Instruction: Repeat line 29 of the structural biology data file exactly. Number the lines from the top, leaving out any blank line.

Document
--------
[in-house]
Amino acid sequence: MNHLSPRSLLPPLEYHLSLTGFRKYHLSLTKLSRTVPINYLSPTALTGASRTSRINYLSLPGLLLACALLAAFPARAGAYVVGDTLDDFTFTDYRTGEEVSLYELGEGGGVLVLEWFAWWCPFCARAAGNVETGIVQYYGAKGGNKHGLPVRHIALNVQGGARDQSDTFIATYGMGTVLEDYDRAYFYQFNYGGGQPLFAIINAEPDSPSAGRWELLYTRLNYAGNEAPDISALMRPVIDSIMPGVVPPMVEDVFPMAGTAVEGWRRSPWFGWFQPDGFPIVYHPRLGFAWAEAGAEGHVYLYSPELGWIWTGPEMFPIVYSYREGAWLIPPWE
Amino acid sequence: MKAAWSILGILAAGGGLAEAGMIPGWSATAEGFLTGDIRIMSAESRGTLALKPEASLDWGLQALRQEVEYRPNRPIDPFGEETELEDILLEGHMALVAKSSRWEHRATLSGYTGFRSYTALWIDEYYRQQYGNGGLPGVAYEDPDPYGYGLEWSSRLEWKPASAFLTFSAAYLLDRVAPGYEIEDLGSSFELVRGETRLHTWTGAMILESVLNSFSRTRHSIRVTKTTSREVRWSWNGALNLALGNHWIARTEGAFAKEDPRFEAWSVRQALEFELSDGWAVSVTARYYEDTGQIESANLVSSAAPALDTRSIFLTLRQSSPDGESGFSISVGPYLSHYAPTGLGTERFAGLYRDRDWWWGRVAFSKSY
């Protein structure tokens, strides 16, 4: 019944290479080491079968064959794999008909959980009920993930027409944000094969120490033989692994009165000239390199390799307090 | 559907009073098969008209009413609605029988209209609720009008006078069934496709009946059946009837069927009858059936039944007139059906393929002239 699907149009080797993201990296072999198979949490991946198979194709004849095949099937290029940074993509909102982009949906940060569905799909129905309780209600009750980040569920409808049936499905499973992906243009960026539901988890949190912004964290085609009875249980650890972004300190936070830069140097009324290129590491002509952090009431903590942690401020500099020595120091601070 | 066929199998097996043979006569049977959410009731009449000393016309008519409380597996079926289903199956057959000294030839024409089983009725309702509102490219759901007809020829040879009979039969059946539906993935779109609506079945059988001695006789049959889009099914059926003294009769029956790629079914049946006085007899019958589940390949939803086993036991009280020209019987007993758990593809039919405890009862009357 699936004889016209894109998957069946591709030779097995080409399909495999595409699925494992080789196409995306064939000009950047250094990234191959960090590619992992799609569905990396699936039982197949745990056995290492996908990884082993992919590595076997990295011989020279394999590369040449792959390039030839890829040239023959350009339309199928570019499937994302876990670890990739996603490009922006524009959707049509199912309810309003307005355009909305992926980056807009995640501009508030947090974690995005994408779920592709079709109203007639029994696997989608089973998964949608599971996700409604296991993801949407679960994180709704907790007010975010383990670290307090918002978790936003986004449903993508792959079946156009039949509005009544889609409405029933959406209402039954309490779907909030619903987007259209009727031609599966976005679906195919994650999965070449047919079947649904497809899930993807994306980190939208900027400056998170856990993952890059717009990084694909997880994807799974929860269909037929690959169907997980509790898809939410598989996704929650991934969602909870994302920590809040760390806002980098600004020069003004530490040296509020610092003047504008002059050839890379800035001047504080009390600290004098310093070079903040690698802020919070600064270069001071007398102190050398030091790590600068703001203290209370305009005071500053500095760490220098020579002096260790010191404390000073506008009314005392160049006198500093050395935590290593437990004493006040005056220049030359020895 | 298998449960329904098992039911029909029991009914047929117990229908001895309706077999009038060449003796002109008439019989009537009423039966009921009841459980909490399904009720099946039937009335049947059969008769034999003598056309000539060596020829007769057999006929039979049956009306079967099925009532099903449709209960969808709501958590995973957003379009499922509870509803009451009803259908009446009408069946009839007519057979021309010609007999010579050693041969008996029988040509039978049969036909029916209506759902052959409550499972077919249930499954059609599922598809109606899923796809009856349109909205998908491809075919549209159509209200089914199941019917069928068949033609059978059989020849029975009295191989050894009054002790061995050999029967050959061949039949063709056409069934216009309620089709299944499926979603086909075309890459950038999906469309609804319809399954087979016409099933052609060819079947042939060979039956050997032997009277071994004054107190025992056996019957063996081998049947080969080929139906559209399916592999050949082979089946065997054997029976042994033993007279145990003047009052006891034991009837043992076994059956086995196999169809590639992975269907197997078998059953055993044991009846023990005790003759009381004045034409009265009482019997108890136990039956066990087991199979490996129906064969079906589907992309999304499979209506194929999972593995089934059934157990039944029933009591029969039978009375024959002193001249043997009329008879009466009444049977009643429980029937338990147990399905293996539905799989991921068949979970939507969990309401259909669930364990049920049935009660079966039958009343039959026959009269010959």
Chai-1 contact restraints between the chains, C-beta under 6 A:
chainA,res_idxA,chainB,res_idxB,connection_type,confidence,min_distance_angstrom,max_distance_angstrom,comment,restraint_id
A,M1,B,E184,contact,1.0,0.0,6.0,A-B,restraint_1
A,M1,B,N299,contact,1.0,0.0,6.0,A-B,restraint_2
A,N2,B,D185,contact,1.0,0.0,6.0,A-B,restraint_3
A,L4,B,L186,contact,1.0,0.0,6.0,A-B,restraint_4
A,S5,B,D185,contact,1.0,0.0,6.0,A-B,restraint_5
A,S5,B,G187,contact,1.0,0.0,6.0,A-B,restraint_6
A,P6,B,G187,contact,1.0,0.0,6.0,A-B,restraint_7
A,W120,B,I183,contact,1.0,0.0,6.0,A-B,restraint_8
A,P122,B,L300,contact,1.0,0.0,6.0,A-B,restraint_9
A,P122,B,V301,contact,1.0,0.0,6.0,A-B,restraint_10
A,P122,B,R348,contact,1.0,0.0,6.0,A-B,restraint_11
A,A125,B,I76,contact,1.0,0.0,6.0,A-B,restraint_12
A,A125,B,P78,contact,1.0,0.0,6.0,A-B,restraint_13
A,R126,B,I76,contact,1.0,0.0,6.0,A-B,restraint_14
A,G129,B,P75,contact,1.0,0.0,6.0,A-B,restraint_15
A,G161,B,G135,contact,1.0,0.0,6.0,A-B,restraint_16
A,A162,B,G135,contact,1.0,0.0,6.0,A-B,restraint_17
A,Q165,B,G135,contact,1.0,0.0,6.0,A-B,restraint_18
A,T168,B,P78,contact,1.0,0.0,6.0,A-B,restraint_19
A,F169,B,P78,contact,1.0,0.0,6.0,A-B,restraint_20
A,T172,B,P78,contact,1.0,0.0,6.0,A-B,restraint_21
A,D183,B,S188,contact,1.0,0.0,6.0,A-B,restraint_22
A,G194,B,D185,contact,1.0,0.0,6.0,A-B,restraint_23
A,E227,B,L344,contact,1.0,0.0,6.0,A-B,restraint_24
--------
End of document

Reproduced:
A,G194,B,D185,contact,1.0,0.0,6.0,A-B,restraint_23